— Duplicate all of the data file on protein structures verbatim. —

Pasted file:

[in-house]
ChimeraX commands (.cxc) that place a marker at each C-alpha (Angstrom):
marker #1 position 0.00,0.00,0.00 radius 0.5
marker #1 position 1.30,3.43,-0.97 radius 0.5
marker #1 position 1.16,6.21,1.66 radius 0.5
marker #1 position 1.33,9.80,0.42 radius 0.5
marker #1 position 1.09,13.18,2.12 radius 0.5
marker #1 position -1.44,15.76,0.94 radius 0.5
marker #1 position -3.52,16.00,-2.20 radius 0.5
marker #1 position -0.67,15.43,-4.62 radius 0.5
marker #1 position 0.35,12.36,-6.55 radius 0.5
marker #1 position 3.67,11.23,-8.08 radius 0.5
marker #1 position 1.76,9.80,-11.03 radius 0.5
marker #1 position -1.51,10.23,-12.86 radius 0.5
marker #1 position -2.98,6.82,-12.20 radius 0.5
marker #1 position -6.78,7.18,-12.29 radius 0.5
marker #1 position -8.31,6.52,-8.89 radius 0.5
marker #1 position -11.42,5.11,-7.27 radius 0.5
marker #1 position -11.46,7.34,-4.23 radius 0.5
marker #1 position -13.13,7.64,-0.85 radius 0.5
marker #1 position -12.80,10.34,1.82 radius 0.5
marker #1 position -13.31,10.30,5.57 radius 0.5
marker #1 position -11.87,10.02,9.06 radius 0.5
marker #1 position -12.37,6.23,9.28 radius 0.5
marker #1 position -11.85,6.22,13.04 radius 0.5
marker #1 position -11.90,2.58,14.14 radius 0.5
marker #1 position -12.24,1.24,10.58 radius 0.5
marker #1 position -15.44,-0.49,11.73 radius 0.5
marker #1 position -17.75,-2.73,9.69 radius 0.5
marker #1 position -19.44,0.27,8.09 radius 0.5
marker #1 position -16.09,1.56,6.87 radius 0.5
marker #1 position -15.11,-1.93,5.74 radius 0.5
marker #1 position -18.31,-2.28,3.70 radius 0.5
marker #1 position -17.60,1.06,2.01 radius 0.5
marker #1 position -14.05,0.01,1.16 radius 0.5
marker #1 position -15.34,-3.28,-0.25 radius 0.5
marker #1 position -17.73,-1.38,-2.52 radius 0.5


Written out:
[in-house]
ChimeraX commands (.cxc) that place a marker at each C-alpha (Angstrom):
marker #1 position 0.00,0.00,0.00 radius 0.5
marker #1 position 1.30,3.43,-0.97 radius 0.5
marker #1 position 1.16,6.21,1.66 radius 0.5
marker #1 position 1.33,9.80,0.42 radius 0.5
marker #1 position 1.09,13.18,2.12 radius 0.5
marker #1 position -1.44,15.76,0.94 radius 0.5
marker #1 position -3.52,16.00,-2.20 radius 0.5
marker #1 position -0.67,15.43,-4.62 radius 0.5
marker #1 position 0.35,12.36,-6.55 radius 0.5
marker #1 position 3.67,11.23,-8.08 radius 0.5
marker #1 position 1.76,9.80,-11.03 radius 0.5
marker #1 position -1.51,10.23,-12.86 radius 0.5
marker #1 position -2.98,6.82,-12.20 radius 0.5
marker #1 position -6.78,7.18,-12.29 radius 0.5
marker #1 position -8.31,6.52,-8.89 radius 0.5
marker #1 position -11.42,5.11,-7.27 radius 0.5
marker #1 position -11.46,7.34,-4.23 radius 0.5
marker #1 position -13.13,7.64,-0.85 radius 0.5
marker #1 position -12.80,10.34,1.82 radius 0.5
marker #1 position -13.31,10.30,5.57 radius 0.5
marker #1 position -11.87,10.02,9.06 radius 0.5
marker #1 position -12.37,6.23,9.28 radius 0.5
marker #1 position -11.85,6.22,13.04 radius 0.5
marker #1 position -11.90,2.58,14.14 radius 0.5
marker #1 position -12.24,1.24,10.58 radius 0.5
marker #1 position -15.44,-0.49,11.73 radius 0.5
marker #1 position -17.75,-2.73,9.69 radius 0.5
marker #1 position -19.44,0.27,8.09 radius 0.5
marker #1 position -16.09,1.56,6.87 radius 0.5
marker #1 position -15.11,-1.93,5.74 radius 0.5
marker #1 position -18.31,-2.28,3.70 radius 0.5
marker #1 position -17.60,1.06,2.01 radius 0.5
marker #1 position -14.05,0.01,1.16 radius 0.5
marker #1 position -15.34,-3.28,-0.25 radius 0.5
marker #1 position -17.73,-1.38,-2.52 radius 0.5